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RE: just curious to know

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Mark Devine
June 14, 2020 16:25
RE: just curious to know
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I would be considered a non-developer and more of a system admin/architect.  I’ve used Perl 4/5 since the 1990s with success.  My opinion of Python is not particularly high, except that it is ubiquitous (like Perl 5).  Ruby was not unpleasant.  I’ve sampled a few others, but none were particularly fantastic for my general scripting purposes.

I consider Raku<> (formally renamed from “Perl 6” Oct 2019) as a modern alternative to Perl 5.  All of my operating system scripts are now in implemented in Raku.

I did frequently wince at some of the constructs that I had to put together in Perl.  I saw myself writing line noise and write-only scripts/modules, but I really didn’t have alternatives in Perl.  I have yet to experience any regret with coding Raku.  Raku appears to me to be the most well-thought-out language I’ve ever experienced.  I make basic & intermediate programming constructs, and the deeper I go, the more satisfying the coding experience.  I am confident that I can make reusable code in Raku that will be maintainable in 20 years.  The Raku coding experience to me is like that of a 12-year-old playing the latest video game on a 90” 16K screen.  That’s just how it is.  I don’t mean to cheerlead.  I’m sincere.  It promotes “flow”, which encourages me to learn and produce more.  Perl had that “flow” characteristic too, and Raku inherited it.

The first release was Christmas 2015, launching with a small ecosystem<>.  Now it is growing with many useful modules (Web Services, DevOps, etc.).  The community is active, very patient, civil, and spot-on-helpful.

Raku is a big language.  I’m really hoping one or more of the superstars of Raku will publish “Idiomatic Raku: Parallelism, Concurrency, & Asynchrony”, “Idiomatic Raku: This”, “Idiomatic Raku: That”, etc.  A big language like this would benefit from more guidance.  Random blogs regularly publish brilliant Raku ideas, but it is a challenge to catalog/archive them.  I do hope for more expert knowledge sharing.

I think Larry Wall’s ambition was to make a “100 year” language.  Personally I can see that in Raku (until Quantum perhaps).  Raku has legs.  It probably isn’t positioned for the popularity contests of today, but I think that it has much more promise than people are aware of.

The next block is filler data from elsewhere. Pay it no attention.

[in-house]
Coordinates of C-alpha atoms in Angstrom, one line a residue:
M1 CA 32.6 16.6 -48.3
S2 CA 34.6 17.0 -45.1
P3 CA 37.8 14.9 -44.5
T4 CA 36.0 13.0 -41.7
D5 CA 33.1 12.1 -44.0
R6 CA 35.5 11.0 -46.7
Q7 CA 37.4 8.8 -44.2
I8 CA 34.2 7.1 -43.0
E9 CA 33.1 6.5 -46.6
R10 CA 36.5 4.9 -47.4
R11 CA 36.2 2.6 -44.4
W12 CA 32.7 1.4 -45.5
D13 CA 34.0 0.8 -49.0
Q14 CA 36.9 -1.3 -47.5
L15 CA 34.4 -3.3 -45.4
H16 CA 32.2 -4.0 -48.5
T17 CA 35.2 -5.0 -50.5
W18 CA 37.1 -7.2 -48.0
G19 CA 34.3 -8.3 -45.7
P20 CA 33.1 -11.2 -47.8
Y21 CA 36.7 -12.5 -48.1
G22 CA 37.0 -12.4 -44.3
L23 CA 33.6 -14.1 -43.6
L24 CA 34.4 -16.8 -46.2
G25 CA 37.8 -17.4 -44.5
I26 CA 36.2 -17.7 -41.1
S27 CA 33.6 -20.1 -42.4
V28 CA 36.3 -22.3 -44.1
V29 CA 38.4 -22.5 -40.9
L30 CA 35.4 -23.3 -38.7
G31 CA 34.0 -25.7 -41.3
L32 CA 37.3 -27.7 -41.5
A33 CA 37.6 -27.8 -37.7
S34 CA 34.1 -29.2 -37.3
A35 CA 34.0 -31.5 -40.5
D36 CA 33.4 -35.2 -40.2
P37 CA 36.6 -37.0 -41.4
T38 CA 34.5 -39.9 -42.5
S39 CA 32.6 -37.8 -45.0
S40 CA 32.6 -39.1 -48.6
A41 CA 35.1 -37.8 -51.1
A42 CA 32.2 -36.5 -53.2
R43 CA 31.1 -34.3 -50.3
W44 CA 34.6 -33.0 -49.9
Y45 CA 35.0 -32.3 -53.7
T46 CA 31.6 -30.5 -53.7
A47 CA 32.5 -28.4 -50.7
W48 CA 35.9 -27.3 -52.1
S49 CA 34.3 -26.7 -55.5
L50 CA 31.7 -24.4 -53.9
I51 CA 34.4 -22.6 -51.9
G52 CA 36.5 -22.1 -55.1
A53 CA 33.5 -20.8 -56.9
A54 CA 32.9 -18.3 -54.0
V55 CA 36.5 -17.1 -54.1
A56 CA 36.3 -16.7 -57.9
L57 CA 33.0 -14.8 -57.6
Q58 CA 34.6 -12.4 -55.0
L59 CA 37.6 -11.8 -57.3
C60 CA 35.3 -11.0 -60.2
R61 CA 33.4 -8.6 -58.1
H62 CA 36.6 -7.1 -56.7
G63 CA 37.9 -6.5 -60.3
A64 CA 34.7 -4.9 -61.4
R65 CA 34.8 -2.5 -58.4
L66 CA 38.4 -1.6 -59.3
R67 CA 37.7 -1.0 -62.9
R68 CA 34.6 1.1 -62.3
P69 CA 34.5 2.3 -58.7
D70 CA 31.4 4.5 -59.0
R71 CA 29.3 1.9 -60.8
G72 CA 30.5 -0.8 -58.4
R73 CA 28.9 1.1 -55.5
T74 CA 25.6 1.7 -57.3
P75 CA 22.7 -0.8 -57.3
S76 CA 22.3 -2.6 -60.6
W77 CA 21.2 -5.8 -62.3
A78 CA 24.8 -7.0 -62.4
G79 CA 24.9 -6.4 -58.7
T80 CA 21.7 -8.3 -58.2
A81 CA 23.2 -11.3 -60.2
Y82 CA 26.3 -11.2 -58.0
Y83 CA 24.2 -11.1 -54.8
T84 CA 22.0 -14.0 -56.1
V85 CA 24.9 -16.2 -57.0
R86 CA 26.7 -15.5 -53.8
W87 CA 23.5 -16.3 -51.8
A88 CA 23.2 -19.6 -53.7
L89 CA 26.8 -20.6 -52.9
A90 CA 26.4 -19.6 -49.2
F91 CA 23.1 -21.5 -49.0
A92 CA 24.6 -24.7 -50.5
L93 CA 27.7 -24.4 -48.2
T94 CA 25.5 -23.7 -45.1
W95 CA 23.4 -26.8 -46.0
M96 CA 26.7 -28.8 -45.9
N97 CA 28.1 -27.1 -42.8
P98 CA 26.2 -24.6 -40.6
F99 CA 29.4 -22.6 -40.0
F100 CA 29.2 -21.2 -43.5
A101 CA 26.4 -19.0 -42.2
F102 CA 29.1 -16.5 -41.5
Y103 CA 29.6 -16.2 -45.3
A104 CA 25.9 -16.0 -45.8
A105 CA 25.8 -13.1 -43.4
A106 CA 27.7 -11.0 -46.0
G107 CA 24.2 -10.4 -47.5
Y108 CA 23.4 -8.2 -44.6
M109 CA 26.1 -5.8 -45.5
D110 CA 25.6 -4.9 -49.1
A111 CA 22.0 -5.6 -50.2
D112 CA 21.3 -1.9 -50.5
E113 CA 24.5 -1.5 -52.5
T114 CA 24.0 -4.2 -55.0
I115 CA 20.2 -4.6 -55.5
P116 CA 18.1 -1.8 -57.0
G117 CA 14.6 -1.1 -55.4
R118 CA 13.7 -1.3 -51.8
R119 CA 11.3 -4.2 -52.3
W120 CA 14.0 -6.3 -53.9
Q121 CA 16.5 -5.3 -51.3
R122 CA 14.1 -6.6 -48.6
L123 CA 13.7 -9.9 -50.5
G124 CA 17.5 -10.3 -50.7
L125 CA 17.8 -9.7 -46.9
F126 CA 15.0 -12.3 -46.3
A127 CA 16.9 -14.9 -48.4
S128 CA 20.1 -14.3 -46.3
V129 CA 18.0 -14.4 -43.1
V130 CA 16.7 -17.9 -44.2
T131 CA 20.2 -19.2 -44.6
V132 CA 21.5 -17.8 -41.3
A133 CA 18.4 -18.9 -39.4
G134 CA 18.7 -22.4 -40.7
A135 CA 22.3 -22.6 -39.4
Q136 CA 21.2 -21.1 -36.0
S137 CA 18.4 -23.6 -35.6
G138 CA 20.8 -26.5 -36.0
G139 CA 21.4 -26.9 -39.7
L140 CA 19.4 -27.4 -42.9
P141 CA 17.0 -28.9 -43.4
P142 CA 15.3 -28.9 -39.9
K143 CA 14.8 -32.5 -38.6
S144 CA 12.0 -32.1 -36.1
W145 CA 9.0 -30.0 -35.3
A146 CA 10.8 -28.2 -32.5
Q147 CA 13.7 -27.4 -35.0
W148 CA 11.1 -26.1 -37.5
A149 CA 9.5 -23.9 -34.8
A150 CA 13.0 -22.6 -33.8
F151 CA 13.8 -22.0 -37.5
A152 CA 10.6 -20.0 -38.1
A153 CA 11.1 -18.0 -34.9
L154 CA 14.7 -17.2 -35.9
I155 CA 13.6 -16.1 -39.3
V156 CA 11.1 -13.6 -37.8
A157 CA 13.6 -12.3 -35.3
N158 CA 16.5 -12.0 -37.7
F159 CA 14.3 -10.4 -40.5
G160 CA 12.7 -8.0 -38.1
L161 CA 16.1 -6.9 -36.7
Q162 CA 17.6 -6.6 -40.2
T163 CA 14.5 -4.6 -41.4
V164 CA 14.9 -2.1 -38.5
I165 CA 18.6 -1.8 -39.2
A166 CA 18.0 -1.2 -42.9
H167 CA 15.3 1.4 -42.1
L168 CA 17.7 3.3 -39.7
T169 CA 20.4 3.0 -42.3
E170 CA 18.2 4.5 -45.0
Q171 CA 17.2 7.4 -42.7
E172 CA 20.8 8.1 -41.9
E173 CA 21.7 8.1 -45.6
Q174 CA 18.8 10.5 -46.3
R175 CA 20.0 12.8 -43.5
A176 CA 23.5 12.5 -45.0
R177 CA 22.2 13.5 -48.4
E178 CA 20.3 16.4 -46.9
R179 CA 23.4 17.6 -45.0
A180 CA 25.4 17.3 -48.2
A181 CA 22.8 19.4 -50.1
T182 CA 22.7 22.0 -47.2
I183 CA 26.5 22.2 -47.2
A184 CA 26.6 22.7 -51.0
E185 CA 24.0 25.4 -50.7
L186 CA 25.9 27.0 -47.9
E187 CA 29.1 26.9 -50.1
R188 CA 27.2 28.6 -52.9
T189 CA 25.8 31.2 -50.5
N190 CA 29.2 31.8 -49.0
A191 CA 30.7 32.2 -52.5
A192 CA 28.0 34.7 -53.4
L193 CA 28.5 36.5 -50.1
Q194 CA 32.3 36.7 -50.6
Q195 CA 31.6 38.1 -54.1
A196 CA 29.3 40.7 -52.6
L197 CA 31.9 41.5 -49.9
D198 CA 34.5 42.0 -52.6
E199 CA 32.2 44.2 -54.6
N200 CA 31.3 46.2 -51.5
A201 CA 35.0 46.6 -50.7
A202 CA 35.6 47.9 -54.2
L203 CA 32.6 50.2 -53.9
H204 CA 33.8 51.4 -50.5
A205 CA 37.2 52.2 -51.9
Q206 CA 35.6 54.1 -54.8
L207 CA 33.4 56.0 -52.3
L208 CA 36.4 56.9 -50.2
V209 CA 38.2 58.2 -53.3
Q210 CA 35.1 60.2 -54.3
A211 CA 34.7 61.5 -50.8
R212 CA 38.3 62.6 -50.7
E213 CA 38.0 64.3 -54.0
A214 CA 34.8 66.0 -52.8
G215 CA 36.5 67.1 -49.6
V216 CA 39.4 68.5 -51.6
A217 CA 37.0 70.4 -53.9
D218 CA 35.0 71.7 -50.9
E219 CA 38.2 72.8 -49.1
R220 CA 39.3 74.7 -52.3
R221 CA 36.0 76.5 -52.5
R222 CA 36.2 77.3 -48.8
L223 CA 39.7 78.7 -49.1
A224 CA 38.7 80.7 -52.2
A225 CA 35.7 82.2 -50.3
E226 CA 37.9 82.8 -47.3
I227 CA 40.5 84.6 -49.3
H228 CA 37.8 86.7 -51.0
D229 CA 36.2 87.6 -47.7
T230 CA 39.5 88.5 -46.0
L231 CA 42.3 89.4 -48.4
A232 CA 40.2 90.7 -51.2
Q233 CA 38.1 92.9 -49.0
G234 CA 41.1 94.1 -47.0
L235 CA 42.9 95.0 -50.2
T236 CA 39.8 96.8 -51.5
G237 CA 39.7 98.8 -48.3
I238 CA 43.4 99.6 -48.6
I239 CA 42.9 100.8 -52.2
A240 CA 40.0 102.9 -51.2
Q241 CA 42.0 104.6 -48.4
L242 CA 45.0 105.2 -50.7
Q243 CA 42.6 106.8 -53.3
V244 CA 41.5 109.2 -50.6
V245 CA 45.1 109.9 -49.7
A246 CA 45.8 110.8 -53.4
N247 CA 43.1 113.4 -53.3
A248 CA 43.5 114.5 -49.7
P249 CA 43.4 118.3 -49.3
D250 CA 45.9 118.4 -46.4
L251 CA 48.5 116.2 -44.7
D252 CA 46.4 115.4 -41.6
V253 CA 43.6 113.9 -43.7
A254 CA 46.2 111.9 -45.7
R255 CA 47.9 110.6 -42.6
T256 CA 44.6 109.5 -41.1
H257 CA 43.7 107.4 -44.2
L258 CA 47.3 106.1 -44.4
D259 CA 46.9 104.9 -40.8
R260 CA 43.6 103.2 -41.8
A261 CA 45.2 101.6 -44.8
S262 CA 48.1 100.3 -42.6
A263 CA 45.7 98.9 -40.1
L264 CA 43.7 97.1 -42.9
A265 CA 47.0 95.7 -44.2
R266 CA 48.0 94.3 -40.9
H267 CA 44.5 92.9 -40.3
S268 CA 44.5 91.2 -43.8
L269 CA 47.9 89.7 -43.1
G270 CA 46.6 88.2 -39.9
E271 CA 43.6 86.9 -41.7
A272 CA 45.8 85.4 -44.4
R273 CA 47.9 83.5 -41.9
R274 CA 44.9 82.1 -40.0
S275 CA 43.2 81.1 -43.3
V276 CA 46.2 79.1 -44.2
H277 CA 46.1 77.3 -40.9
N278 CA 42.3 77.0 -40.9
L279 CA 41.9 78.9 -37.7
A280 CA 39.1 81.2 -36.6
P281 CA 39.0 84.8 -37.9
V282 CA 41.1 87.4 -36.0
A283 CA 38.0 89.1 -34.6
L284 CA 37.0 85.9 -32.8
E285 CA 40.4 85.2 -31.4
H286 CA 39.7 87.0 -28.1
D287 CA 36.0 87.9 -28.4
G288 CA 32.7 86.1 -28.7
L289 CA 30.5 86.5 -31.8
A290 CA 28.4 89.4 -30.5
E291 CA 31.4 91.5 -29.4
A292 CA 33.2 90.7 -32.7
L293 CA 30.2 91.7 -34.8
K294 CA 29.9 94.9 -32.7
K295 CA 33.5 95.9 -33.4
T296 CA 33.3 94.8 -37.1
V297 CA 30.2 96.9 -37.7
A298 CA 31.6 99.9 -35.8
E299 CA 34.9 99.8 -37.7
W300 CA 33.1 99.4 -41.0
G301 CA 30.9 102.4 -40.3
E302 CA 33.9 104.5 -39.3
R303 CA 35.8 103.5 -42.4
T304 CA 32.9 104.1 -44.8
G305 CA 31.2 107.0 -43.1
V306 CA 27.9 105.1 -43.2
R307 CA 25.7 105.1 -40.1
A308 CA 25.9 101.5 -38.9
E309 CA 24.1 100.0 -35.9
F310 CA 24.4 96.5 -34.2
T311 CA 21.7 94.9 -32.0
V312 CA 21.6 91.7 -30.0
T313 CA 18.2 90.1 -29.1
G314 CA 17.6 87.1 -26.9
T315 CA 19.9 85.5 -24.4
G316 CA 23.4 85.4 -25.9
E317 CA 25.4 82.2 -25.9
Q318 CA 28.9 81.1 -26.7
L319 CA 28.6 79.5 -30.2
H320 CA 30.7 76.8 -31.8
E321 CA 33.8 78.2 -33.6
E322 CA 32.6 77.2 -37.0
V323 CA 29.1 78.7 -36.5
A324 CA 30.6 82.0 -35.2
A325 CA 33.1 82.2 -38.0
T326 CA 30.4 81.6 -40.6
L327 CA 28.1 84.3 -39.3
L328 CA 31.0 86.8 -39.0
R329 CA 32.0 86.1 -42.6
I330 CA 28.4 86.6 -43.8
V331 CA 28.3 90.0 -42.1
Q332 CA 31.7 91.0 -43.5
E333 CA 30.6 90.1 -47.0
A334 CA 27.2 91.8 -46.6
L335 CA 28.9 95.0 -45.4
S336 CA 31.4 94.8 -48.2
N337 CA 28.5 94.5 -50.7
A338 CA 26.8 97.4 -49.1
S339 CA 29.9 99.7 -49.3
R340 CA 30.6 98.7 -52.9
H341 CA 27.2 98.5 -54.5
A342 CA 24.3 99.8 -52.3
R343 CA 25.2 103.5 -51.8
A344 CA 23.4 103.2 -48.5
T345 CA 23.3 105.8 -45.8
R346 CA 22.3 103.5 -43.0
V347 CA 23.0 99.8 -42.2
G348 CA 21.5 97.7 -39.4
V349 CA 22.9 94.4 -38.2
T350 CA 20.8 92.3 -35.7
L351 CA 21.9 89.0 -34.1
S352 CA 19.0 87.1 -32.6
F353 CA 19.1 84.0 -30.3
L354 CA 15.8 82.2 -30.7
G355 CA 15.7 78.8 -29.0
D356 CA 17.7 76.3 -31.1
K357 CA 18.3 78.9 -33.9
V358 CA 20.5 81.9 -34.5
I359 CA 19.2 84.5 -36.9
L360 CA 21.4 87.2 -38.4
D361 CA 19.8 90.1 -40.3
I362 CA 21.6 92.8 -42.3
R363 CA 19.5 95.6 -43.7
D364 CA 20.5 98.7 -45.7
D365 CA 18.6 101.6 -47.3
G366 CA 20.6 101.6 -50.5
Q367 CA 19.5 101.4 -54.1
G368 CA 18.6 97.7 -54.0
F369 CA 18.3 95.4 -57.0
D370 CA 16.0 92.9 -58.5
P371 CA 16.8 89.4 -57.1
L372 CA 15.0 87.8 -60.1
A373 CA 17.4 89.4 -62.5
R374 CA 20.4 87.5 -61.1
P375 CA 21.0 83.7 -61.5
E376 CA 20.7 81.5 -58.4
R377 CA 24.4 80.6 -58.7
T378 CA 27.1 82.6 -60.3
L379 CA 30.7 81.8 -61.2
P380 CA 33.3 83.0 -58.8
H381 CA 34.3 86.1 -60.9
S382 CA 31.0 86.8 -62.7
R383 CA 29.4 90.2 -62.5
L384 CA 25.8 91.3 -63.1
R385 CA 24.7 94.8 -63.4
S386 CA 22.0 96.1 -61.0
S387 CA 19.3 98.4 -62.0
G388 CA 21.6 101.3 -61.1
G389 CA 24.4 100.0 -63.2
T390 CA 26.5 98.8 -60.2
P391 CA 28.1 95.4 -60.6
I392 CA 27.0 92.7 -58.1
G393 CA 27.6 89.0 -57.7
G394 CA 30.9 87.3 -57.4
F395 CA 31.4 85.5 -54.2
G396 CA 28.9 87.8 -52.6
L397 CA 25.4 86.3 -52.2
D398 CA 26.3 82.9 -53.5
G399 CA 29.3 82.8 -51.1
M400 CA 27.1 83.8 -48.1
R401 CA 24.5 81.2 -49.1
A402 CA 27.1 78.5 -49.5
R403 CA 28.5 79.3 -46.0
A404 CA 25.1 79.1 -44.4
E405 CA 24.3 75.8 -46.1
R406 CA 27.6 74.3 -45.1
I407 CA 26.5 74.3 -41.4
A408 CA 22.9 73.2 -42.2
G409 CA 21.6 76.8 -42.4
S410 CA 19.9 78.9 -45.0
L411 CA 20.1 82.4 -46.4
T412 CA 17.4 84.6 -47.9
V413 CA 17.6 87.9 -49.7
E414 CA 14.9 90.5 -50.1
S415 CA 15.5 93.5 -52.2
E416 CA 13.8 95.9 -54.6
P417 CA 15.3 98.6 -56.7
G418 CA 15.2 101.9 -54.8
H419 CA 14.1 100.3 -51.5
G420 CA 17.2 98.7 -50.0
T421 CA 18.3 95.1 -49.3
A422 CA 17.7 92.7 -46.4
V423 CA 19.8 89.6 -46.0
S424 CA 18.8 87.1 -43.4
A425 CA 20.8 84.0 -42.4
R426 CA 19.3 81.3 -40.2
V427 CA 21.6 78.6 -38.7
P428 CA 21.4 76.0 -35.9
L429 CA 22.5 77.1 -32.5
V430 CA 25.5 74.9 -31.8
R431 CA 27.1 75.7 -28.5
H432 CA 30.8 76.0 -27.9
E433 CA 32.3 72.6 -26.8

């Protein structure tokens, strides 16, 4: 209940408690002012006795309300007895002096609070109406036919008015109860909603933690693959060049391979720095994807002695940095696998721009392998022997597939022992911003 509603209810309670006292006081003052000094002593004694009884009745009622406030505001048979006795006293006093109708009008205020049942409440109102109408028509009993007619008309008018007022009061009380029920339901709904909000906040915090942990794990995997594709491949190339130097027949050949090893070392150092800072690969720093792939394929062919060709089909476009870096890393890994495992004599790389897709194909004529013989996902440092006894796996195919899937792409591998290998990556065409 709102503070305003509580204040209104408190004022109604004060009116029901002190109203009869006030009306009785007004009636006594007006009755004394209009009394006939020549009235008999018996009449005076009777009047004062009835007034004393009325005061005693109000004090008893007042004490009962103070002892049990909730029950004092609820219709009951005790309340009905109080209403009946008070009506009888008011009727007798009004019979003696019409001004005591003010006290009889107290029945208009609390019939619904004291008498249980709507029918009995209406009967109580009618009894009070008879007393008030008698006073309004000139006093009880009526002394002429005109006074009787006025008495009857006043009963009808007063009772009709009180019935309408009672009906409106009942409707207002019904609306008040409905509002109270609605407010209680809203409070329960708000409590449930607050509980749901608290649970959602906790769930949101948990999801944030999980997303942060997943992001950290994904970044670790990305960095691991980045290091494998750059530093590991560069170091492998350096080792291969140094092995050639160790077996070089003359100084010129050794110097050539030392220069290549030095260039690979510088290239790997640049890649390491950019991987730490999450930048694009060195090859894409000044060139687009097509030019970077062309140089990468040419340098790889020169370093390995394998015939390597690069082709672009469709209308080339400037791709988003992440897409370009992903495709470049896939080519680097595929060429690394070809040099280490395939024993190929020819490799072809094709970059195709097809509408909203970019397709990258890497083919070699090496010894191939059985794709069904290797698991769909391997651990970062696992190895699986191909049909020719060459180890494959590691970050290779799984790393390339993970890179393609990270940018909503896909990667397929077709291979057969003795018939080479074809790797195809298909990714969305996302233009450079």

Try building a website or a web service in Cro<> to see the utility of Raku first hand.


From: Radhakrishnan Venkataraman <>
Sent: Sunday, June 14, 2020 11:04
Subject: just curious to know

I had been a perl 5.0 user in the past.  Ever since perl 6.0 was announced, I waited, like many, indefinitely.  At last perl 6.0 has just started from its starting block and is also in the race.  I am happy about that.

Perl 5.0 was generally termed to be good at CGI scripting, system administration, web scraping, strong regex, processing text files etc.,

I want to know what perl 6 is so special in.  When perl 5.0 was there, there did not exist any other language to do the same things easily as perl 5.0 did. Similarly, in which areas perl 6 is special?  I am unable to know it from google search, as much information is not available.

Further, if concurrency and parallelism are the special things in perl 6, then Rust and Go (so special in both concurrency and parallelism) are already spreading its wings over the information technology field.  Both are statically typed and compiled languages and there would be more "welcome gesture" for these languages in the field.

To put my question simply, where is the space for perl 6 in today's technology?
Please enlighten me (any body from user group) on this.

Thank you,


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